Our supervisor asked us to think about what we are 'building up' in our lives, and what our 'swords' are, which we use to fight off those things trying to prevent us from building.

I’ve decided that what I’m trying to “Build” is Peace.

Peace in someone’s painful, chaotic moments
Peace between myself and others
Peace in everything and anything I have any influence over

I think of Peace as the opposite of trauma. If we have experienced trauma, aren't we always trying to find our way back to Peace?

As for what I have to “Battle” back at, I think that involves anything that threatens Peace.

In order to pursue Peace, and at the same time battle back against what discourages Peace, I use these three “swords”:

Persistence, Grace, Integrity


It takes time, energy, supports, and commitment in order to heal from trauma. Studies in “Neuroplasticity” (the brain's ability to heal itself) show that it is possible to heal from trauma, but it can take a long time, and it involves dedicated supportive systems and significant helpful contributions to that healing. Hillary pointed out how, if we say the phrase ”Just get over it!” that we don’t understand how the brain works. It’s a long process and it has less to do with conscious decisions of ‘being over it’ and more to do with ongoing support, practice, and time to rewire the brain.

In my work--this means that I can show love, support, and care for someone over and over for the next 5 years, and might only see gradual changes, but I shouldn’t get discouraged, because it’s normal to take a long time to build back peace. The building of the temple in Jerusalem was interrupted for 15 years, and they must have been so tempted to be discouraged and give up--but they didn’t. So I shouldn’t.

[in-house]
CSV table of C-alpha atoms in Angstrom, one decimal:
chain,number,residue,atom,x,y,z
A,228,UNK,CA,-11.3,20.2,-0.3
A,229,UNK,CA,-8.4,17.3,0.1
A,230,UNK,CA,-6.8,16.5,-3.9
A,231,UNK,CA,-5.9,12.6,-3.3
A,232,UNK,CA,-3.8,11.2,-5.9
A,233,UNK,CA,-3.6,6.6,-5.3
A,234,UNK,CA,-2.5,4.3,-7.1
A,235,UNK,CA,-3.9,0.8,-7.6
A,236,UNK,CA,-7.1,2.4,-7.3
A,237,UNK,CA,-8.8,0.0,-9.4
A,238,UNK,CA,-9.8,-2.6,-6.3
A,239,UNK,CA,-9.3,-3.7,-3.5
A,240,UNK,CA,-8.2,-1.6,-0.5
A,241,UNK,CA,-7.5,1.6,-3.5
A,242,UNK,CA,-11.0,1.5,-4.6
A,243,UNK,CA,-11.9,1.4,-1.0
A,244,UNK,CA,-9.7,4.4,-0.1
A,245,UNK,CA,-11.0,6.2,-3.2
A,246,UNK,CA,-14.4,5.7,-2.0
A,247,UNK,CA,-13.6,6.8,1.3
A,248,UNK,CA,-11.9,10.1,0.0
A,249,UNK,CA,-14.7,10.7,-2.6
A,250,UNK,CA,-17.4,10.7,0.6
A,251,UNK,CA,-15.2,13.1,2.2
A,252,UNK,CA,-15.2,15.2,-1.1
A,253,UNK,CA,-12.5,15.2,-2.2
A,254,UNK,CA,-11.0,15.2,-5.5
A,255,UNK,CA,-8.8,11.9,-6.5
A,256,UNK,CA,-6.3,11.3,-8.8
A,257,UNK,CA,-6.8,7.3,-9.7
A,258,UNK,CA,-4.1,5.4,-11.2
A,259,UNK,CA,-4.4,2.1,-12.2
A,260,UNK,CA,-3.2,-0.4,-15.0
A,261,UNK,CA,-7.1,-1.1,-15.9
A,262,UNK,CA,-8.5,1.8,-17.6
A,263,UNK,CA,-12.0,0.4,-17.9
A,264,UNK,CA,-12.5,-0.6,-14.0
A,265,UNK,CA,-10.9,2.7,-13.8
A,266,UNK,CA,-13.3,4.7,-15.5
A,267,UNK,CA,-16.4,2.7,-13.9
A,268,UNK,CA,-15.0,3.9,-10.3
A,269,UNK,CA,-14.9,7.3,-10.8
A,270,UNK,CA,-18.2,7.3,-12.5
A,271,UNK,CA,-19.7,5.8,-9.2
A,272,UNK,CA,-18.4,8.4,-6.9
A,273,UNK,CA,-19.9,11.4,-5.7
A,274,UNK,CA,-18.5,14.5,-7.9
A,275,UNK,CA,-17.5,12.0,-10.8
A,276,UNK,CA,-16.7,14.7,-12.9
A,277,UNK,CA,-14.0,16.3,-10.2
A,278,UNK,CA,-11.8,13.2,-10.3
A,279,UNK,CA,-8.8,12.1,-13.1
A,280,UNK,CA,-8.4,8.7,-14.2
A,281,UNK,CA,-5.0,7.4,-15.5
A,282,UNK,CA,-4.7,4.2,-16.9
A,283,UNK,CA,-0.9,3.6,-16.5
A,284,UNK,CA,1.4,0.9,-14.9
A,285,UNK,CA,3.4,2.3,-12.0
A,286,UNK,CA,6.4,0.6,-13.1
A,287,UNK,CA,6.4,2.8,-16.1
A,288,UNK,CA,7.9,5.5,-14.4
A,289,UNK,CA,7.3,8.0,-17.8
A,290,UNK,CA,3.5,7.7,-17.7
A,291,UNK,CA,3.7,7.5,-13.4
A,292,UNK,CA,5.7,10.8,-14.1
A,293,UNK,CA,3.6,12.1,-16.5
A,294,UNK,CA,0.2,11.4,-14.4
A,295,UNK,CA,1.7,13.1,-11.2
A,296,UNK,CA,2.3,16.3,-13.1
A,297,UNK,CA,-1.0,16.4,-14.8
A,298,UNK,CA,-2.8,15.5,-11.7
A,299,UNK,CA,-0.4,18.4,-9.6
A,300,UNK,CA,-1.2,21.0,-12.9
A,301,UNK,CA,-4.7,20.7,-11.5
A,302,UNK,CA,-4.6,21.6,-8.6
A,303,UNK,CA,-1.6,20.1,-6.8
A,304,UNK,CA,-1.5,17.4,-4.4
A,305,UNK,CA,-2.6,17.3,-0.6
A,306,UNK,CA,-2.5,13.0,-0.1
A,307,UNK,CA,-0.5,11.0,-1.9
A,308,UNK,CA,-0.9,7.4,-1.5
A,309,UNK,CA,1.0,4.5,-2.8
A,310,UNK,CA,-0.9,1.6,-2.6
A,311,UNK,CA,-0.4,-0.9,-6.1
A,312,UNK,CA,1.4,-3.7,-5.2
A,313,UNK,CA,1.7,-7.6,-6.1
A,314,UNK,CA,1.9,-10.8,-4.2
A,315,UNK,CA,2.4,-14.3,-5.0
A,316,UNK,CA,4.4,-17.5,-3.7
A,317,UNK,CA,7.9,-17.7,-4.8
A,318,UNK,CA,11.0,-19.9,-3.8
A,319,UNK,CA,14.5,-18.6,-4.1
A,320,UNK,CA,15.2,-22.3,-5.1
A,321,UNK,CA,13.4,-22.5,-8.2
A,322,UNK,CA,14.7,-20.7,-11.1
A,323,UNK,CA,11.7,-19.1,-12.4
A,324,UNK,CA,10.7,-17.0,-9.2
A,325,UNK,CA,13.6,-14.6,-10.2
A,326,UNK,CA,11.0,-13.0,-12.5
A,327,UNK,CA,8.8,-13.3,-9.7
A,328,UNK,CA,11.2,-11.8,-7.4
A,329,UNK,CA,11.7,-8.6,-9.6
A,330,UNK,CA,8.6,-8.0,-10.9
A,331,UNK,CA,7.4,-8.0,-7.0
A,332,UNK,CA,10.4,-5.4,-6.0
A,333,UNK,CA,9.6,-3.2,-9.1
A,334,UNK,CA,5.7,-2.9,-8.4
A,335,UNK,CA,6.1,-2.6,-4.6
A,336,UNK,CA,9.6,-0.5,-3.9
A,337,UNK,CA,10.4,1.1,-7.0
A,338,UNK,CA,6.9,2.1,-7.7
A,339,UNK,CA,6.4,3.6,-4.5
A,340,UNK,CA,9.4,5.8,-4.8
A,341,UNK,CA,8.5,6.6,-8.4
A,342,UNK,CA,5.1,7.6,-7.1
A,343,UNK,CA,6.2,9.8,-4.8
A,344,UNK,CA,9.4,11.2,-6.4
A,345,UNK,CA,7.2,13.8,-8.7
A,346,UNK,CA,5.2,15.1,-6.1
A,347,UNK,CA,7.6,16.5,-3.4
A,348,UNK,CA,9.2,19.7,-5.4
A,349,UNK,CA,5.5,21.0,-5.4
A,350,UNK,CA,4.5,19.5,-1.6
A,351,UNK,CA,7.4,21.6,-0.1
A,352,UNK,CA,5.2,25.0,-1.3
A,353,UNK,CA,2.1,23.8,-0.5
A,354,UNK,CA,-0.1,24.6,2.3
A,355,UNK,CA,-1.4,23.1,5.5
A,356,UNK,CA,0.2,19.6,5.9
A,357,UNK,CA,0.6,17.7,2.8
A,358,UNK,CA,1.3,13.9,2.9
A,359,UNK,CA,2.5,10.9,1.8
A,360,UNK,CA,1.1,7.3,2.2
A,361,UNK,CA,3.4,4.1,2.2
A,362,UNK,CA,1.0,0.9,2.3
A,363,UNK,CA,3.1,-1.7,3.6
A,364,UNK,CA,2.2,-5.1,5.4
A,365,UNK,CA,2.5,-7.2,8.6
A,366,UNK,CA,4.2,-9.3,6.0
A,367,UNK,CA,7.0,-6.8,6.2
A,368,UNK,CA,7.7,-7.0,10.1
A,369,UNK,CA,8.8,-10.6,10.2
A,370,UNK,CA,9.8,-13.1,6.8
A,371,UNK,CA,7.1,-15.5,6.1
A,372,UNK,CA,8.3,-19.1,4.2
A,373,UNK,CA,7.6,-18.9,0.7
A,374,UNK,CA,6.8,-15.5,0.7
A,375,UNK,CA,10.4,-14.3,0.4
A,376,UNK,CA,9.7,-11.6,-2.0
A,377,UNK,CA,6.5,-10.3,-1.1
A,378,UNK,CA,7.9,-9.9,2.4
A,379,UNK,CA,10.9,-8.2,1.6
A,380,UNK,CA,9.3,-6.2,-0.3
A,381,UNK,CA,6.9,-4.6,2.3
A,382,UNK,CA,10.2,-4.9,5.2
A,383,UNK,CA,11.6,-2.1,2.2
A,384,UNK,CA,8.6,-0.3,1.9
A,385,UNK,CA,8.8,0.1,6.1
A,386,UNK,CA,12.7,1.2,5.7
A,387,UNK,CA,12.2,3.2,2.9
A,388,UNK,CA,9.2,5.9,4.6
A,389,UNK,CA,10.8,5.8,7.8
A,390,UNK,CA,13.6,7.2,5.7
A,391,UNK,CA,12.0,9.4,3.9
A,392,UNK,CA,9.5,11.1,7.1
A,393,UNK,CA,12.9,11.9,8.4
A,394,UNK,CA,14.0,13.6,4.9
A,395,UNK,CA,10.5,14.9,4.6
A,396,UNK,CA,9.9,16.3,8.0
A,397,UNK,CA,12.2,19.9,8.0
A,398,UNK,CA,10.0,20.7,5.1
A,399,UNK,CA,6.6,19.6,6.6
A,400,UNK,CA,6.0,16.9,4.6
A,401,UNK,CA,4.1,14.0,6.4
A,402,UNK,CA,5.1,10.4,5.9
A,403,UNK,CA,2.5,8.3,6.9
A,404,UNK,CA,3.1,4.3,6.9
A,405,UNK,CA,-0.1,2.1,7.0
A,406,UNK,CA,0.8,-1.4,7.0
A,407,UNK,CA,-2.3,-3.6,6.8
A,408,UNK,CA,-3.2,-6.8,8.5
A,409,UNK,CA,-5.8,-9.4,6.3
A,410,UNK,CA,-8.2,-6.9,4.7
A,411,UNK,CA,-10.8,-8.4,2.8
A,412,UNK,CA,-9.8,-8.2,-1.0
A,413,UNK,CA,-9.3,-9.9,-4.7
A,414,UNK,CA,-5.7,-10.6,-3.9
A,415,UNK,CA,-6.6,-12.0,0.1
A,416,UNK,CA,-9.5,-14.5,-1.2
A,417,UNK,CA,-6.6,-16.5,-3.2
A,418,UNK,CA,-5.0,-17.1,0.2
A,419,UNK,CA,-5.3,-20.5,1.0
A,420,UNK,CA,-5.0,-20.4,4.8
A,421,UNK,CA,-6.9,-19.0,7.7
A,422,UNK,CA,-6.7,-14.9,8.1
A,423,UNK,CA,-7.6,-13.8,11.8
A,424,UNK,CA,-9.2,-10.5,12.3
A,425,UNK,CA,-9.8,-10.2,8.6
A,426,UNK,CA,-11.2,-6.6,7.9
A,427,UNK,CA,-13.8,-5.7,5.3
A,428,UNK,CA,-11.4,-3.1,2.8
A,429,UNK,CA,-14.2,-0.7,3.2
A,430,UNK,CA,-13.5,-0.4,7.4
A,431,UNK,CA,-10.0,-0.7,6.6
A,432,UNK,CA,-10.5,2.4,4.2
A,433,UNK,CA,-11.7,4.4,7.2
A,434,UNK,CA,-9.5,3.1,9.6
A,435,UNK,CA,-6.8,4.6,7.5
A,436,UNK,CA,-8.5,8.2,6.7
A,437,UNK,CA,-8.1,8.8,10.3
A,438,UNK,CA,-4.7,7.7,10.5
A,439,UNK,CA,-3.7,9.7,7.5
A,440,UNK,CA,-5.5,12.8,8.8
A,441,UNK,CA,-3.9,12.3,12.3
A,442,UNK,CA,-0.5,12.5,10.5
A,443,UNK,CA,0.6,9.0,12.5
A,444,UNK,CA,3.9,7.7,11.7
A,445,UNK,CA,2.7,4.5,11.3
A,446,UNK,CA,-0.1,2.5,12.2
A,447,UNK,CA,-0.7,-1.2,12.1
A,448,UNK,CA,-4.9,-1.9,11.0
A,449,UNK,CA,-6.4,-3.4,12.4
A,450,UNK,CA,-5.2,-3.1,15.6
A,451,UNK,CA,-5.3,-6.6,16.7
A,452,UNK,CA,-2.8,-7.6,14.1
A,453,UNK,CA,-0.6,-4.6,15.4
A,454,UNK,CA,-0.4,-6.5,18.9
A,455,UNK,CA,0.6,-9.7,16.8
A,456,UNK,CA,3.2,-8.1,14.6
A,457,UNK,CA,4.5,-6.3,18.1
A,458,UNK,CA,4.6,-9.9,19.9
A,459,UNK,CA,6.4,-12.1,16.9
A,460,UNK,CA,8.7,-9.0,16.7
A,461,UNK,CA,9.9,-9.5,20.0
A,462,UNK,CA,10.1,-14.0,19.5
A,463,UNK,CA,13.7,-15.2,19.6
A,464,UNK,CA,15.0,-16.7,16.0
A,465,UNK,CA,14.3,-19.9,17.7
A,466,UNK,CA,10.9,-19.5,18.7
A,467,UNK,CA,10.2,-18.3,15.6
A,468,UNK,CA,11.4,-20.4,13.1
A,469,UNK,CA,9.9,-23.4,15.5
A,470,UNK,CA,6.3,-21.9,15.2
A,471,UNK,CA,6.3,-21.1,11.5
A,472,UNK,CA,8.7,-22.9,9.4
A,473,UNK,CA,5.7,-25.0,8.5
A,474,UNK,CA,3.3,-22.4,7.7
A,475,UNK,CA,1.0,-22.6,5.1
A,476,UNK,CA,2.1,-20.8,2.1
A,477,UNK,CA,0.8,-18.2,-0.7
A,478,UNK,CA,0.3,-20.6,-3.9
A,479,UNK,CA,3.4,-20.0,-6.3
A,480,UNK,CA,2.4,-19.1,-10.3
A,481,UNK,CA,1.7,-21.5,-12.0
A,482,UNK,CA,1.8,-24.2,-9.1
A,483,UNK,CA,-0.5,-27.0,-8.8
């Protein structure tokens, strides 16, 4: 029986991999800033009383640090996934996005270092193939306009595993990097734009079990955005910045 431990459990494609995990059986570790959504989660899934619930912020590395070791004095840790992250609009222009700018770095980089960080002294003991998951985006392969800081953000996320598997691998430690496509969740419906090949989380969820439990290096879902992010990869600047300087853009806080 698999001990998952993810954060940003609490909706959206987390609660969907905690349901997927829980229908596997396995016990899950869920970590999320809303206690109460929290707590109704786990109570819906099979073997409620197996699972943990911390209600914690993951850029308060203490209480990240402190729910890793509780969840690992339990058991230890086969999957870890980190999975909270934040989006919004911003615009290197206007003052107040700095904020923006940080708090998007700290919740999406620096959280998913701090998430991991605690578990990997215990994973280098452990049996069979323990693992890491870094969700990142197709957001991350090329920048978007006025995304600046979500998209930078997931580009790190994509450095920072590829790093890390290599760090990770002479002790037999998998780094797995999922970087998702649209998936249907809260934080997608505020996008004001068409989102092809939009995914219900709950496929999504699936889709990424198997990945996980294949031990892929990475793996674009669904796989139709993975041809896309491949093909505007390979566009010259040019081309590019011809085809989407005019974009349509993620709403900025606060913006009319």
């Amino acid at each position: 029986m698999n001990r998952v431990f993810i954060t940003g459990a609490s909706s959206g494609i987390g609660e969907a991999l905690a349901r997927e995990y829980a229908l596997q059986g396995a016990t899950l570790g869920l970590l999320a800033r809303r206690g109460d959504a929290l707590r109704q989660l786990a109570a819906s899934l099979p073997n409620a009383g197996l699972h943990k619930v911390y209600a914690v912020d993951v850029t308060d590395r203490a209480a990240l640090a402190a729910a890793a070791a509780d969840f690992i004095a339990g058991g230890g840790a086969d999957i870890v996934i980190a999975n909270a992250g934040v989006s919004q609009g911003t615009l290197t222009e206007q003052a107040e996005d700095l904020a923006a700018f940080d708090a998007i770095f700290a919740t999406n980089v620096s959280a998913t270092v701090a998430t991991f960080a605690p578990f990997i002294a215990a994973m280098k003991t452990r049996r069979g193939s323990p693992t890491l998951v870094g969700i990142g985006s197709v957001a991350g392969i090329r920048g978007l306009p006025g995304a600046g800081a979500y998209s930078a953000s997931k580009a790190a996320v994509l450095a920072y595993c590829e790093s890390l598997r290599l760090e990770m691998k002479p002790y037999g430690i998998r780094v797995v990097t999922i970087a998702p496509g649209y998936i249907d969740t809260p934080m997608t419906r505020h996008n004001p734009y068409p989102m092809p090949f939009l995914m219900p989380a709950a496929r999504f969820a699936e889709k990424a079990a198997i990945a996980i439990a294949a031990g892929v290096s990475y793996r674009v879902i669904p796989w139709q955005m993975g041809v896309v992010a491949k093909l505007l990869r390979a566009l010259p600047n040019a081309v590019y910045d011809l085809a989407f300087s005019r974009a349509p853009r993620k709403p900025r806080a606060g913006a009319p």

Intergenerational Trauma is also a real thing which extends the time it takes to heal on a larger scale.

Intergenerational Trauma can be a result of environmental re-traumatizing--if the environment doesn’t change much, obviously the traumas just keep going. For example: Residential Schools happened in Canada beginning in the 1870’s, and then governments altered their policies, but continued the trend of separating kids from their families and cultures via the 60’s Scoop. From the 1960’s to the 1980’s, massive amounts of Indigenous children were moved from their families into foster care or adoption. As of 2016, 52% of kids in the foster care system in Canada were Indigenous, but across Canada, Indigenous children only represented 7.7% of the population. There’s not much chance to get out of the trauma of family separation, if it keeps continuing.

Scientifically they’re also discovering that, even if the environment changes, the brain and body can pass along genetic markers helping their offspring avoid certain traumatic experiences.

There is an experiment ongoing, which Hillary described, (if you’re an animal rights activist I’m sorry, you’ll hate this experiment), where mice are being given the scent of cherry blossoms right before receiving an electric shock in the foot. These mice developed a fear of the scent of cherry blossoms. When they inseminated female mice with the sperm of these fearful mice and baby mice were born--despite the mother and baby never being exposed to electric shocks or to the 'father' mouse, the baby hated the scent of cherry blossom scents! They’re still continuing the study--they’ve already confirmed that the genetic marker that creates a fear of cherry blossoms has been passed at least 2 generations.

This study is new, so we’ll learn much more about the reasons for this as science progresses, but it is beginning to create a scientific defence for what so many people have already known--that the learned responses to traumatic events can be passed along generations.